Your Dress Code is Nonsense - Trust Your People

Let me tell you what I’m wearing. Ok – so that sounds terrible, before you report me, just hear me out. I’m wearing a short sleeved casual shirt and jeans. Sitting on the bus this morning, I looked around at my fellow commuters – assuming they too were travelling to work - I noted that, like me, the majority were dressed in a similarly casual manner. It’s Friday, so I also make the assumption that for most, the companies that they work for have a casual Friday dress code. Yesterday however the bus was filled with suits, shirts, blazers and pencil skirts (I’ve been reliably informed this is the correct terminology).

It made me wonder, why, in 2017, do employers still tell their employees how to dress?

Dress codes traditionally are based on a number of ‘arguments’ - most of which I’d go as far to say are ‘nonsense’ for the workplace today. For those of us that wore school uniforms, some of these arguments will be fairly familiar - ensuring productivity, encouraging appropriate behaviour and to demonstrate equity, so that no-one is treated differently because of the affordability of their clothes. In our adult lives, the ability to physically change from a ‘work-self’ to a ‘weekend-self’ can be seen to catalyse the ‘mental-switch-off’ that many of us need after a long and taxing day. And finally, the formalities of a dress code preserve how employees are representing the brand to customers and clients.

I argue that we don’t need a Dress Code anymore, we need to trust our people. The way I see it, trusting people, encouraging self-awareness and giving guidance to people should be at the heart of any great company. Most companies are striving to create a workplace that encourages its people to be the best that they can be, and to support diversity – all with the aim of increasing productivity. So how do I see these three imperatives in action? I’m proud to say I see it every day at here Jasmax.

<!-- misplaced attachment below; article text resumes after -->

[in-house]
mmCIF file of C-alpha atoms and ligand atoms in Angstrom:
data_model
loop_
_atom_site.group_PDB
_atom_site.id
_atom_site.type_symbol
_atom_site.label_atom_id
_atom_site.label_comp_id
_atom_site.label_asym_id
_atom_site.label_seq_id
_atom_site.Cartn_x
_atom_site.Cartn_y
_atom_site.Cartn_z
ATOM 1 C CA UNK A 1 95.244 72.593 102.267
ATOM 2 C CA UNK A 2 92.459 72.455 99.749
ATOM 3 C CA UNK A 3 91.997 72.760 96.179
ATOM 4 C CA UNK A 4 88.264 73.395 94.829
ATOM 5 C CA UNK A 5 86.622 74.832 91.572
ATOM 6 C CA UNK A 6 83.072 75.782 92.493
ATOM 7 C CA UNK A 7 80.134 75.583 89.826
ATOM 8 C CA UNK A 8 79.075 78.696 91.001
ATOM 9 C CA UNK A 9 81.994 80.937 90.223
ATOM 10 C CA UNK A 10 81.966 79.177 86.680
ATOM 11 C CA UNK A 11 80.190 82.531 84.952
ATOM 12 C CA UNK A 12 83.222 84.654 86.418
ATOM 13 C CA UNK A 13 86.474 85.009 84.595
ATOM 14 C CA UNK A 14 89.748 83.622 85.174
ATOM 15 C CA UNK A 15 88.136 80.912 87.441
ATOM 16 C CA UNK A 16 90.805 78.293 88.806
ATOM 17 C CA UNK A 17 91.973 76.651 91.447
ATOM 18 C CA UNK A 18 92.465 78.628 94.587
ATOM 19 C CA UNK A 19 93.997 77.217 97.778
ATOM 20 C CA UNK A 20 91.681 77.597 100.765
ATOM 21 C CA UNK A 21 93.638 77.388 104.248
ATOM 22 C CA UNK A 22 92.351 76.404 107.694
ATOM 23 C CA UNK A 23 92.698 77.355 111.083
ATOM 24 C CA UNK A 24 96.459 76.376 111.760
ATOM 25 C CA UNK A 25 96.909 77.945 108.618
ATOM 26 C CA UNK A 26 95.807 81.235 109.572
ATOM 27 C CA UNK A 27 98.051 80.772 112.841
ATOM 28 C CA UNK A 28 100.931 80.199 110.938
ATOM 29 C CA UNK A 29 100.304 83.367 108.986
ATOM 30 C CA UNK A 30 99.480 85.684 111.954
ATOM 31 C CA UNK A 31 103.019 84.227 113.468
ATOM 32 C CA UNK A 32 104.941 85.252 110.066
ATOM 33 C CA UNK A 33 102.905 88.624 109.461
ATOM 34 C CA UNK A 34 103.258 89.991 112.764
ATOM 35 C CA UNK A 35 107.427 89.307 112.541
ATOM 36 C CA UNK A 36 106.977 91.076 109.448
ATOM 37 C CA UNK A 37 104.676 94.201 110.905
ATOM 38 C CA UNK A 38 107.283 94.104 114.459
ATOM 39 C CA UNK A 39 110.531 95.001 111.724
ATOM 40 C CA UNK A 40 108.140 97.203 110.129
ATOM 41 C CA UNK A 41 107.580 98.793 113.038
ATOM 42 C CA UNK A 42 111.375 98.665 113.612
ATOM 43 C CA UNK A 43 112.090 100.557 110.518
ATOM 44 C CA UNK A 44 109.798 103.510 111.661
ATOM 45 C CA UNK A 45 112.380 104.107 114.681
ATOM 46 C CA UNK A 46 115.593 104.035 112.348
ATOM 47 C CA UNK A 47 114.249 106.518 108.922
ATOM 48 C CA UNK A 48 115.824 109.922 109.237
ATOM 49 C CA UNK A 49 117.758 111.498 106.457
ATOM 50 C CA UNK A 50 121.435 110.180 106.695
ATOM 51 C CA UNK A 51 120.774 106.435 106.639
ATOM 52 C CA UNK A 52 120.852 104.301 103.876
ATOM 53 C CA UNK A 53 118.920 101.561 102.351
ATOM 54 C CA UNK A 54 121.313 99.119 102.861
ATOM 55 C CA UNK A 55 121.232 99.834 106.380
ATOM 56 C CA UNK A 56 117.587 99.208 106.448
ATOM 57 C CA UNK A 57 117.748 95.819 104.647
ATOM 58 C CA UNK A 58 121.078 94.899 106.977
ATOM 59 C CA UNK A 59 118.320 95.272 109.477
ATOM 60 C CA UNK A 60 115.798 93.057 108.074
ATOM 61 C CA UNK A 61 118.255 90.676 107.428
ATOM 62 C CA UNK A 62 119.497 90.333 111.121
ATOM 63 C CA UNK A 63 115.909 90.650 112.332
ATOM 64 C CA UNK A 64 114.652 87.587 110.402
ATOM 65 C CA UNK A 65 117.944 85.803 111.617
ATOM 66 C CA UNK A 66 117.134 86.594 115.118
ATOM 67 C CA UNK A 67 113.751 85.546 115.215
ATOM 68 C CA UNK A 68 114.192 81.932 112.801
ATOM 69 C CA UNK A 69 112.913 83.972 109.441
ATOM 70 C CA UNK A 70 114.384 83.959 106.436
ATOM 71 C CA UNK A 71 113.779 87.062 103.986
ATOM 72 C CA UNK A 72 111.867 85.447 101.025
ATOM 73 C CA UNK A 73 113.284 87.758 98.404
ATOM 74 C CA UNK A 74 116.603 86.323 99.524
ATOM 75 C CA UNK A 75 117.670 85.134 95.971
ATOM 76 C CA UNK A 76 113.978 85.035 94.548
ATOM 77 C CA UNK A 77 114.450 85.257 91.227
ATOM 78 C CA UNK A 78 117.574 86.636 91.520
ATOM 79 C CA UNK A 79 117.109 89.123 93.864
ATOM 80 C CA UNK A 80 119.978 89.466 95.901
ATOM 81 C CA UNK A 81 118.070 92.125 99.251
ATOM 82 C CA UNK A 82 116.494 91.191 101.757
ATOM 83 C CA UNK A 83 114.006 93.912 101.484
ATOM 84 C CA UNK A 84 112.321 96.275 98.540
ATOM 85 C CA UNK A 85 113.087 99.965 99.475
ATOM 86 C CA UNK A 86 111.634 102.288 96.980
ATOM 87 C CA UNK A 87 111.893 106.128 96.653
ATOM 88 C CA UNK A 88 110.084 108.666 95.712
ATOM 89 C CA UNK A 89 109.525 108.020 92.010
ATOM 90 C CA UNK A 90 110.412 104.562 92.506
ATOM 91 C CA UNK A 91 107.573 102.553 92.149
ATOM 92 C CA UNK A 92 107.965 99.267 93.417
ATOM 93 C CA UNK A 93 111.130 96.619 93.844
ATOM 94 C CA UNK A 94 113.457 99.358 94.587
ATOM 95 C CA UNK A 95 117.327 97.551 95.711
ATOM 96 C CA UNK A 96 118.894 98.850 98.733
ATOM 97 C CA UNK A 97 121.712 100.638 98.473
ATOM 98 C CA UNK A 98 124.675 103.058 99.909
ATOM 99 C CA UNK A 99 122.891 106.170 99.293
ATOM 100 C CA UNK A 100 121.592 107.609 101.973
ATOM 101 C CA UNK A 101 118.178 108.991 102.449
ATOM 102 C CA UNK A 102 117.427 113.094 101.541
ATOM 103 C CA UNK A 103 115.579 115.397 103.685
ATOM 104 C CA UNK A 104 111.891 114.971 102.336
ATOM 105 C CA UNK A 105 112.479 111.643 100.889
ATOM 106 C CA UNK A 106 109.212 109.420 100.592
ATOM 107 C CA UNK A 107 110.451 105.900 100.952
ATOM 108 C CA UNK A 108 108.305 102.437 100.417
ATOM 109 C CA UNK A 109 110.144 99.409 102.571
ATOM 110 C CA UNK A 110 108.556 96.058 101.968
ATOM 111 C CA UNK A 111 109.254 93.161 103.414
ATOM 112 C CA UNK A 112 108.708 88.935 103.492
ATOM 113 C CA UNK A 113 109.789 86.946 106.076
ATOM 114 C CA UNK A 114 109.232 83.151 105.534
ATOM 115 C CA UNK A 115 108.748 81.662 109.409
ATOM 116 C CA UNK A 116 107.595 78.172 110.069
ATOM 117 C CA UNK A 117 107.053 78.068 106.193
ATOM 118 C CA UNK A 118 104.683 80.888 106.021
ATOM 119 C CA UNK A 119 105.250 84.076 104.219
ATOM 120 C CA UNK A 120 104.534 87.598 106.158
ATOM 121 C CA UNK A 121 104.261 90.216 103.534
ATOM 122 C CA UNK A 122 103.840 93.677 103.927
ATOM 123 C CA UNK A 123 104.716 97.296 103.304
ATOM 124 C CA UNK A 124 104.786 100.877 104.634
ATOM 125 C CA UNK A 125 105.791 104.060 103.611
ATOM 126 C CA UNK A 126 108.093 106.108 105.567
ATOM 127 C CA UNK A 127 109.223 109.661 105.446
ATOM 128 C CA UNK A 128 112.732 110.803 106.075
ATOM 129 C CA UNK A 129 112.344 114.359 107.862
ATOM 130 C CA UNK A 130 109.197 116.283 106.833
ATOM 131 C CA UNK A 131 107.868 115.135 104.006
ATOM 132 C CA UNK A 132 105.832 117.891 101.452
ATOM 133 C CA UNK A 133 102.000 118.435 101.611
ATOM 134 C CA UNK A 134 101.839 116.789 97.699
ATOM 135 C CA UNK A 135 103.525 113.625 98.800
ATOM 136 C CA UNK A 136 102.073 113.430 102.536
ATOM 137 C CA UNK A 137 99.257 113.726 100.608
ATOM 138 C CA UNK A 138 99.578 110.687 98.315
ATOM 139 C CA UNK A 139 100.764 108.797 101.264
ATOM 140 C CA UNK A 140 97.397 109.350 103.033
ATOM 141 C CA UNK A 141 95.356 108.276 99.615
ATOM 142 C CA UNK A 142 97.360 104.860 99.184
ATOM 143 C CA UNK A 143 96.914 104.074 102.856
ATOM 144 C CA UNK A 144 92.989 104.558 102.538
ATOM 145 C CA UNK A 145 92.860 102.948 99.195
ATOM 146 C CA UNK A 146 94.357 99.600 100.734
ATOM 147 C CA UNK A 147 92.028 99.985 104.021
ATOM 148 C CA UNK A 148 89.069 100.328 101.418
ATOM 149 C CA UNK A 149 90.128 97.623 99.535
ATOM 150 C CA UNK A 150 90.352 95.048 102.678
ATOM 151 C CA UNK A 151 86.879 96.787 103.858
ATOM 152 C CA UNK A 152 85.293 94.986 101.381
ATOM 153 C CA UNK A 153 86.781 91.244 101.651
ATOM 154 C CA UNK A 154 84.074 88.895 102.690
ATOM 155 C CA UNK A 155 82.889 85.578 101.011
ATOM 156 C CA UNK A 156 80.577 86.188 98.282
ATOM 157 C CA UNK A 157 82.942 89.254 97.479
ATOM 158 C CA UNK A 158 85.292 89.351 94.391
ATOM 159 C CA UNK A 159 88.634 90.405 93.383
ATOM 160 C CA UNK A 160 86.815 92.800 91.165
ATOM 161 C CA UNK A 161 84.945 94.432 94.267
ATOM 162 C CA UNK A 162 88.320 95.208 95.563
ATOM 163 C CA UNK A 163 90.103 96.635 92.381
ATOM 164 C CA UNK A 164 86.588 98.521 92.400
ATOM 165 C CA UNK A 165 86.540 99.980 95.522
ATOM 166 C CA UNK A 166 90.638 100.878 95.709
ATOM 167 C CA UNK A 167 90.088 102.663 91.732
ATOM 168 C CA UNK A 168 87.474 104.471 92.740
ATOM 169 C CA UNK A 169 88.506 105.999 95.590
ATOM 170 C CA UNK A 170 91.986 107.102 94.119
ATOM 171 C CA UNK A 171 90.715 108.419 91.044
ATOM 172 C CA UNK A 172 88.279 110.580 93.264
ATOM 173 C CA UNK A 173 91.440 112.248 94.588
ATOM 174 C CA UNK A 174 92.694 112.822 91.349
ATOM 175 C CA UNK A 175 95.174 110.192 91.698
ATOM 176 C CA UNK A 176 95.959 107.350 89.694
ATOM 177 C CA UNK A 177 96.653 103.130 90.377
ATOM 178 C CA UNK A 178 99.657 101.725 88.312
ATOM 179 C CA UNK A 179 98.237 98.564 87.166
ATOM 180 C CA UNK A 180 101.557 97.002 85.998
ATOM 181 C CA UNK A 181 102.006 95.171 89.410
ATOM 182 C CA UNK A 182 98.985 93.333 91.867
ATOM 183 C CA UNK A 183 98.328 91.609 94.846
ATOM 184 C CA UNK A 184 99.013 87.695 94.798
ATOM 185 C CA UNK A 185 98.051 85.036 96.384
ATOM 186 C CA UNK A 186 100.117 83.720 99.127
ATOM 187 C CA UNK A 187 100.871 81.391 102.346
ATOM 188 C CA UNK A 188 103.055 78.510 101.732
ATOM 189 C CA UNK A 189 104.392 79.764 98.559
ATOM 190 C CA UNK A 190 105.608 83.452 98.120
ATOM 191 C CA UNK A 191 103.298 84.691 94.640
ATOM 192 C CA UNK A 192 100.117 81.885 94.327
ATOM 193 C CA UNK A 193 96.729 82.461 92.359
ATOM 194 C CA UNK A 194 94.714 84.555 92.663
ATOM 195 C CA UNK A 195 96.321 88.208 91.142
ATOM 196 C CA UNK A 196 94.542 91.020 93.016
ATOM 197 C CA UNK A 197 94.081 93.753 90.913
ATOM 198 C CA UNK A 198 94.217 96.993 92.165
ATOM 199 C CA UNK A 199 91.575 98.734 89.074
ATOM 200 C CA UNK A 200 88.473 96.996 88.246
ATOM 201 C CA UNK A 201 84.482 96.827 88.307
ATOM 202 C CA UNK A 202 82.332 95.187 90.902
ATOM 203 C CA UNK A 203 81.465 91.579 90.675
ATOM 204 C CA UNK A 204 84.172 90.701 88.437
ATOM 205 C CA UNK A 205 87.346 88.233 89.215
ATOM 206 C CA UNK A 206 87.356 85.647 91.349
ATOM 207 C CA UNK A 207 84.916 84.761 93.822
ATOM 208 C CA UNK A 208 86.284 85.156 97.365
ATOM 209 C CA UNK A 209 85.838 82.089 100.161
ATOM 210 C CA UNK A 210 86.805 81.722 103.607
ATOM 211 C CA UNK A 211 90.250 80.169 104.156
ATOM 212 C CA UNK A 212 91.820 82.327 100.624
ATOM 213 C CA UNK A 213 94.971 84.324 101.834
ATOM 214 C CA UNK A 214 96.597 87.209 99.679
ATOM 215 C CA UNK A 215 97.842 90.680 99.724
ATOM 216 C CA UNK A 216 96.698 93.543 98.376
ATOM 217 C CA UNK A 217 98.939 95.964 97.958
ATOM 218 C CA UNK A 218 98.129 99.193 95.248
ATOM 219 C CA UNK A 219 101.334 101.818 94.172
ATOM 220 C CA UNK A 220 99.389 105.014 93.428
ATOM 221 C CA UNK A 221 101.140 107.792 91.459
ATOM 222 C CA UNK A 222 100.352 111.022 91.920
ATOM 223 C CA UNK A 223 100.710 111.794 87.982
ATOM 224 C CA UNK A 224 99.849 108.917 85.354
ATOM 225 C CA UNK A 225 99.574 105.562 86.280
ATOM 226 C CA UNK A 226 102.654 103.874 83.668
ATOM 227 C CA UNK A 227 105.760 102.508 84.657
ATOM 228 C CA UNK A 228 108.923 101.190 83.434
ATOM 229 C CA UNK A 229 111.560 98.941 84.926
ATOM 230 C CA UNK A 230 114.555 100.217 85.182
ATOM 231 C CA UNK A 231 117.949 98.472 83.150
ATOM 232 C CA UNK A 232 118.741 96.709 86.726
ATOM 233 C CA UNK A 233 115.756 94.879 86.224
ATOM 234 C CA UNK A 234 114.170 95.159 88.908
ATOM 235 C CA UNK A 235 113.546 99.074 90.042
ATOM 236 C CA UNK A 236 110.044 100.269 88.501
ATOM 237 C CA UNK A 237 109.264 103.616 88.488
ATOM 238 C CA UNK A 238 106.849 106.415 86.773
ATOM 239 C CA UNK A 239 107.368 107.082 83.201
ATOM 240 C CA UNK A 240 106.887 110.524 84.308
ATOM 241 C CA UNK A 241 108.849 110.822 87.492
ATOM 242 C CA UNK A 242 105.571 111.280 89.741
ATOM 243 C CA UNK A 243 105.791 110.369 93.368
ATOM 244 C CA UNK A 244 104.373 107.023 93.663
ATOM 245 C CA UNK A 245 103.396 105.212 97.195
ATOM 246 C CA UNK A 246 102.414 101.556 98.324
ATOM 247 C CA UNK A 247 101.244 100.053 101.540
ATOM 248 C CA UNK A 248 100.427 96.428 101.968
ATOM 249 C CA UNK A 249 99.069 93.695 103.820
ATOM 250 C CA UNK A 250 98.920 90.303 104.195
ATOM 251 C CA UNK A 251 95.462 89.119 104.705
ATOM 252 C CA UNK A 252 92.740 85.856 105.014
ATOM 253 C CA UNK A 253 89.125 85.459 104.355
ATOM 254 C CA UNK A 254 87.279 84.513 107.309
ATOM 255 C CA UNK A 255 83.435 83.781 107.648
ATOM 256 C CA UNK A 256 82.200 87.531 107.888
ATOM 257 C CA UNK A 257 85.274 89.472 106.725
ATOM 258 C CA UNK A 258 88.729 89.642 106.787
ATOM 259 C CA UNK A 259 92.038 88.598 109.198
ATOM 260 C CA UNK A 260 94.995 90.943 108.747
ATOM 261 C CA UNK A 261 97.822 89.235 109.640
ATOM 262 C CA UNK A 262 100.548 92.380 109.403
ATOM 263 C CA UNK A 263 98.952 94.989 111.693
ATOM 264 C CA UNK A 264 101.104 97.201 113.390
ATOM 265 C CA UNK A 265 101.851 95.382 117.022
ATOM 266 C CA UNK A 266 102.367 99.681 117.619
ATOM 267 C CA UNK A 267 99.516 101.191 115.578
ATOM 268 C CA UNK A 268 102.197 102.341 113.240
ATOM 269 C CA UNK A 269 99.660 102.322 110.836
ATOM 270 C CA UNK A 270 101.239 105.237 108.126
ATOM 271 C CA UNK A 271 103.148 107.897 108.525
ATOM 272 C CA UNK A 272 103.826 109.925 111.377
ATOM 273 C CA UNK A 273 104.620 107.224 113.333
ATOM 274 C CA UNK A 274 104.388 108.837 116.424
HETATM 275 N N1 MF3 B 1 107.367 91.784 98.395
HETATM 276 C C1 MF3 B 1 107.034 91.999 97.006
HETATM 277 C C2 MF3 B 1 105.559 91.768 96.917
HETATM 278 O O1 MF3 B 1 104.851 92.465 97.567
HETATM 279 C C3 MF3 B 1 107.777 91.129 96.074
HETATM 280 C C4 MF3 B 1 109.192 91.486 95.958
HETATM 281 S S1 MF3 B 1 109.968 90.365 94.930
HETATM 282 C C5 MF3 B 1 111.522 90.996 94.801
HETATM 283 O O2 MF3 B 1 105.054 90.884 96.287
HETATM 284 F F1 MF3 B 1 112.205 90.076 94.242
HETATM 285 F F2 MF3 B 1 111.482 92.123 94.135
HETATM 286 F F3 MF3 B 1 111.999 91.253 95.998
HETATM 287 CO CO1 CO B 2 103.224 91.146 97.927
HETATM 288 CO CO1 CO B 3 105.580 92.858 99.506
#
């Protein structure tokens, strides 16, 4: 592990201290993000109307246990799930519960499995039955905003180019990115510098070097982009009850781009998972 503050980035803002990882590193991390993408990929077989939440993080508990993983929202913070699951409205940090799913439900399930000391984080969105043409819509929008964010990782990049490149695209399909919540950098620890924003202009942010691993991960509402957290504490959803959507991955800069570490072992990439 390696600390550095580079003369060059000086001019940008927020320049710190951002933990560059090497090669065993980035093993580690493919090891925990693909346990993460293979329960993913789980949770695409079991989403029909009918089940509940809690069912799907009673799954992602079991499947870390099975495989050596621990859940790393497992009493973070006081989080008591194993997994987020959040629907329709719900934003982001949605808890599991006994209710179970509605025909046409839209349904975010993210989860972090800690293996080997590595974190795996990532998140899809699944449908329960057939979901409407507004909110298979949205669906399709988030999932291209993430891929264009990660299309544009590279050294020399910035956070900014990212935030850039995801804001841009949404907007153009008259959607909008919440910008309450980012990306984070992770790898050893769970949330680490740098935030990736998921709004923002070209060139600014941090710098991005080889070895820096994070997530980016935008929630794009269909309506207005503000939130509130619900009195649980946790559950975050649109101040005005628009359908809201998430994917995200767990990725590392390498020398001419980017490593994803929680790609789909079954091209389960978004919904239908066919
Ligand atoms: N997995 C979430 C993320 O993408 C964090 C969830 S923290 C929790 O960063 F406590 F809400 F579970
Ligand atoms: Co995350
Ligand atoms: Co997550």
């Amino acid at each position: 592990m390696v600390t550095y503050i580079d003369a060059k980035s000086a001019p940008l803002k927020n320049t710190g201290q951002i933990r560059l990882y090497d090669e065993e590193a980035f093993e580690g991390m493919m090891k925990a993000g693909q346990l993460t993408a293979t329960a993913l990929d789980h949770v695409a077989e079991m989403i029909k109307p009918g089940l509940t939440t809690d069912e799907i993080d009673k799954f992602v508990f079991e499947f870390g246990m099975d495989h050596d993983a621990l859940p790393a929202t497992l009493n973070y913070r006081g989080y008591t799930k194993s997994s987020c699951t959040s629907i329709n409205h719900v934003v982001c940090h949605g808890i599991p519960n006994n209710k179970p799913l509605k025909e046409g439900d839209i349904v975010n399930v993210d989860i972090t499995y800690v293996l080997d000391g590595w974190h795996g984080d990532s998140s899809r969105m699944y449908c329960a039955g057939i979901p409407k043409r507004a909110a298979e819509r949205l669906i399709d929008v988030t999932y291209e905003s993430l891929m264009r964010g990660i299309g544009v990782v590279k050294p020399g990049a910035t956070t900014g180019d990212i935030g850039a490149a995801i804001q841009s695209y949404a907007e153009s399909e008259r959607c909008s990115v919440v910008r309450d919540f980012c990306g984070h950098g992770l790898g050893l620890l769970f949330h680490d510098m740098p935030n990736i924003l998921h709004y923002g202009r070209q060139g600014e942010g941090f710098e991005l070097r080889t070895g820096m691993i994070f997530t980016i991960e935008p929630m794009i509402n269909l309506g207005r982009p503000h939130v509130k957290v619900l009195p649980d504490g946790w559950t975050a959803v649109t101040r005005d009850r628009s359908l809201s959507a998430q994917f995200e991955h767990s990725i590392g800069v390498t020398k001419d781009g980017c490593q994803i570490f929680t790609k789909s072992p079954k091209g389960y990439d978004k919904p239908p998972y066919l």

Most of the people here are creative, dressing with varying their levels of creativity and / or formality according to their diary and what they have on the cards that day. Some of our people choose Friday as their ‘dress to impress’ day, some days people wear a suit, or a blazer, others, a t-shirt just feels right. We encourage our people to take pride in their appearance, in a way that’s comfortable for them and allows them to bring themselves to work. The point is, there’s trust in our people to do what’s right for them and for the company.

I understand the argument that there still needs to be some fall-back if someone just doesn’t get it, or slips up with an error of judgement but that’s where honest conversations come in. As a leader, guide your people, be honest with them and help them understand the cultural norms at play, what’s ok and what’s just not.Here’s at Jasmax our only reference to attire is contained in our Code of Conduct and goes something like this ..

We trust our people to wear what’s appropriate to themselves, the practice and our clients.

That’s it. No descriptions. No rules. Just this message and the trust that goes with it.

We’re all adults, working toward the same goal. We spend a third of our lives at work – yes, we’ve all heard this before – but what I’m saying is it’s time to challenge the status quo, to challenge the ‘rules’ and front up to rapidly changing nature of the workplace and the diversity of our workforce! I’m not arguing for a casual dress code, I’m arguing for no dress code. If you want to wear a suit to work – wear it. If you want to wear top hat and tails, all power to you. Here at Jasmax we have a senior architect with a penchant for hand-made bow ties (you know who you are you fashion icon you!) – I love this, I love that people can be themselves here. People are able to bring themselves to work, are treated like adults and are able to express themselves through their attire and celebrate their diversity.

So this goes out as a call to action to employees across New Zealand and beyond – Challenge the rules, challenge the status quo and demand that your employers don’t just treat you, but trust you as adults.

Image Credit: Hanna Strobel

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